I do do more interesting things than shopping, such as the washing up, but once again I got caught by the seeing images bug.  One particular saucepan we have has a hole in the lid.  It’s just right to generate little bubbles when it’s put into the soapy water.  The bubbles formed a hexagonal-close-packed array.  It’s common in nature; think honeycomb.  I popped my macro lens on to my mobile phone got in really close.

I said that looking for images all the time can delay my non-photographic life.  Thinking a bit more about these images makes me wonder if I actually have a non-photographic life!

Putting the graphic into photographic

This is a post about composing your image.  Some folks go on about the so-called “Rule of Thirds” as if it was the law.  Spoiler alert: it’s not!  By all means compose your images carefully, but don’t get caught by the “it’s the rules” trap.  Sometimes images cry out to be treated as graphic design rather than a record of what’s there.

Take this Christmas present.  The box was made from corrugated cardboard which picked up the strongly directional sunlight.  I placed the box so that a shadow fell across it.  The shadow starts from one corner and divides the image into two almost halves.   I’ve put the red label so part of it starts from a corner.  Making the label a semi-circle gives it ambiguity.  It’s now all about the shapes the things make and their relationships, rather than what it is.

I’ve used an extreme composition in this image of an oak tree.  The graduated blue sky makes a fabulous contrast against the branches of the tree.  Inverting the image means that it’s no longer clear as to what the scale or subject is.  Once again it’s about the design rather than the subject.  Those who love the “Rule of Thirds” had best look elsewhere…

 

First (Street) among equals?

Last weekend I was up in Manchester for a social event.  I stayed in the First Street district, which is all shiny new office and entertainment buildings.  There’s a lot of glass, and a lot of rectangles.  I popped out one morning with my Lumix TZ-100 compact camera to try and capture the feel of the area.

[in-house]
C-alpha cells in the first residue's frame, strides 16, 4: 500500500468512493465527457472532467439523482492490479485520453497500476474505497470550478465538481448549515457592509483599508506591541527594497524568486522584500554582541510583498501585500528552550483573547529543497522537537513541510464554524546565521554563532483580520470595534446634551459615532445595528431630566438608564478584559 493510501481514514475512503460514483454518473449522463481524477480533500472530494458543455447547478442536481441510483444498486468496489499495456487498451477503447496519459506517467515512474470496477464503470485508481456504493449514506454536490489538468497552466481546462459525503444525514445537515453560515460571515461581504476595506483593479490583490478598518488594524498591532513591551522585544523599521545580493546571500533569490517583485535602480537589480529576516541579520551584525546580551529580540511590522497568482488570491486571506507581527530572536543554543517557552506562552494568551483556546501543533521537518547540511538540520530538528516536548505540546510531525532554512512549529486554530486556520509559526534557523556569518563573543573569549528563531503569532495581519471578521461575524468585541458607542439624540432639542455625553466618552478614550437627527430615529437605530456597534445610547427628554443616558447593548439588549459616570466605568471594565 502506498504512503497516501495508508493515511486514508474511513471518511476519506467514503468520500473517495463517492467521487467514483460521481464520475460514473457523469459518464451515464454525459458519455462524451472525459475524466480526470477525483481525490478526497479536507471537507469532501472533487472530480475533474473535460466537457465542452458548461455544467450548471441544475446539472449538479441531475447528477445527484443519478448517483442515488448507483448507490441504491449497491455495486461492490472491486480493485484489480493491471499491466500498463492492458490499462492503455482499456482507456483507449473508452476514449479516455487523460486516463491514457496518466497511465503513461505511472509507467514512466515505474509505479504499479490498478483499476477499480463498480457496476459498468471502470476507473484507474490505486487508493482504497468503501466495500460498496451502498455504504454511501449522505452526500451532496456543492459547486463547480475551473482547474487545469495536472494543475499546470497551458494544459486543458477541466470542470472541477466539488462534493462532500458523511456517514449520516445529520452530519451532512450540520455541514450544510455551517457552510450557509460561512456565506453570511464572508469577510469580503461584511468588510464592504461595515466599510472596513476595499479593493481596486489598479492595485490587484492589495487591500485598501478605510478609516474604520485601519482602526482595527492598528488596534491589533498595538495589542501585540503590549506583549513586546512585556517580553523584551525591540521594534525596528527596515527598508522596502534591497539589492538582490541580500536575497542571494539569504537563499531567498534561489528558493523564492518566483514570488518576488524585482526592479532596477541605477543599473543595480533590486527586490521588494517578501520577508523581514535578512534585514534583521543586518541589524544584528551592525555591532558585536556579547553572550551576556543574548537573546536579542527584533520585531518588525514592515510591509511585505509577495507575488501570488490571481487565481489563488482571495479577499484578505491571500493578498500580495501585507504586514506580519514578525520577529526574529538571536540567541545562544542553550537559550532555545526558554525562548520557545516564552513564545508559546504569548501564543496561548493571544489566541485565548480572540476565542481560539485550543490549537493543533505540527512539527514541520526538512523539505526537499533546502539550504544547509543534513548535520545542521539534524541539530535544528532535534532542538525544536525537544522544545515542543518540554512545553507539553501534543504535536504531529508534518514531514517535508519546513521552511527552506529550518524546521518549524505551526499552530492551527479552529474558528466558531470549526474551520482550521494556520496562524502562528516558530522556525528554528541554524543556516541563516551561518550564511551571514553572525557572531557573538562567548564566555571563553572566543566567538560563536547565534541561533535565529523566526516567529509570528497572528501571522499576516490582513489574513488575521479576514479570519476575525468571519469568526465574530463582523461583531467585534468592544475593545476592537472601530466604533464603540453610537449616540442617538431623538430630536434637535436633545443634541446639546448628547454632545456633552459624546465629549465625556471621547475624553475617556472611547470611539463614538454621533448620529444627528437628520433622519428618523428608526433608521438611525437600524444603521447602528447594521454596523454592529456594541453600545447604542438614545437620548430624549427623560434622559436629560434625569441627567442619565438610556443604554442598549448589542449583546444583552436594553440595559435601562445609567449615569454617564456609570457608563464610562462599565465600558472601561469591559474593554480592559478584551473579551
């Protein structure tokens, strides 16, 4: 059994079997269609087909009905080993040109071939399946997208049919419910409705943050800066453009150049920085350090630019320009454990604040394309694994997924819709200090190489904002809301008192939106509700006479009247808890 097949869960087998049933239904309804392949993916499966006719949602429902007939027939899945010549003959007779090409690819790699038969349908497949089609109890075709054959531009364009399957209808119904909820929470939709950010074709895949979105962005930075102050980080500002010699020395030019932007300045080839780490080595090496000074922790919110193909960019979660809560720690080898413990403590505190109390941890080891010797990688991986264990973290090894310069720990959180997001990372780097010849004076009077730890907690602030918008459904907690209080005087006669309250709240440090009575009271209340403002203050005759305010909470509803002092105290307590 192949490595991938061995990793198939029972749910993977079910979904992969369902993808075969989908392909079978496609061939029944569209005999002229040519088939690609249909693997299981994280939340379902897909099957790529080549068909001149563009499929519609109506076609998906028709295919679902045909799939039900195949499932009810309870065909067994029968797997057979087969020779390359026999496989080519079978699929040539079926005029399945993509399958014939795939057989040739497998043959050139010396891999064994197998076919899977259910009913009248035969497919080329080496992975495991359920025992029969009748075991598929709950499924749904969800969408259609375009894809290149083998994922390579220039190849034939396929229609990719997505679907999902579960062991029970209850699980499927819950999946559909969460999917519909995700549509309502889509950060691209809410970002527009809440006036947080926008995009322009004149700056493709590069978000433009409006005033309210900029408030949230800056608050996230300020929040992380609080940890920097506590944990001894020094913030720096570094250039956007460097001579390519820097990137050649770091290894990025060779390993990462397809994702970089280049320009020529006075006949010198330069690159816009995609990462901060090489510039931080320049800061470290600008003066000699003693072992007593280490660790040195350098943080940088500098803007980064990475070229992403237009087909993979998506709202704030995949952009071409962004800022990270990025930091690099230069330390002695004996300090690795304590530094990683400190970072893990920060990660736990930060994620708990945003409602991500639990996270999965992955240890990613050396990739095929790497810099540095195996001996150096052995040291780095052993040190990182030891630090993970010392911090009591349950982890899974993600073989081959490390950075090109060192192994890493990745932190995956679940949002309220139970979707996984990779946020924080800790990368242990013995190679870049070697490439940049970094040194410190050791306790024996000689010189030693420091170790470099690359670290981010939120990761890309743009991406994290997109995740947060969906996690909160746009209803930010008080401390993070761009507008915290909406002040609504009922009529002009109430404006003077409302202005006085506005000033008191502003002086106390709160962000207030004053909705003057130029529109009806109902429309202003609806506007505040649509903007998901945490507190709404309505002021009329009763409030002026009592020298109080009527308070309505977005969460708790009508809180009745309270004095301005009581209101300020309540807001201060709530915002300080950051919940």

Some of the architecture is a bit disturbing, such as this, the INNSIDE hotel.  It’s a bit odd standing underneath a large lump of a building that has no visible means of support.  I was careful to ensure I got a nicely symmetrical image.  It’s a shame the glass balcony didn’t quite line up!

Some concessions to aesthetics have been made with the frontages of some buildings.   These large blue glass panels contrasted well with the smaller panels on the other part of the building.  I zoomed in to simplify and abstract the image.  I’ve used Perspective Crop in Photoshop to get it all square to the image frame.

Later that morning I went to the Christmas market in the square outside the Town Hall.  From there I could see the sunlight shining through the roof “blade” of the 554 ft Beetham Tower skyscraper.  Exposing for that light, and letting the less lit areas go very dark, gave a composition of white, blue and black.  I was very impressed with how well the lens/sensor coped with the extreme lighting conditions, showing little flare.

It would be interesting to see how the area looks in softer light.  That’s for next time I think.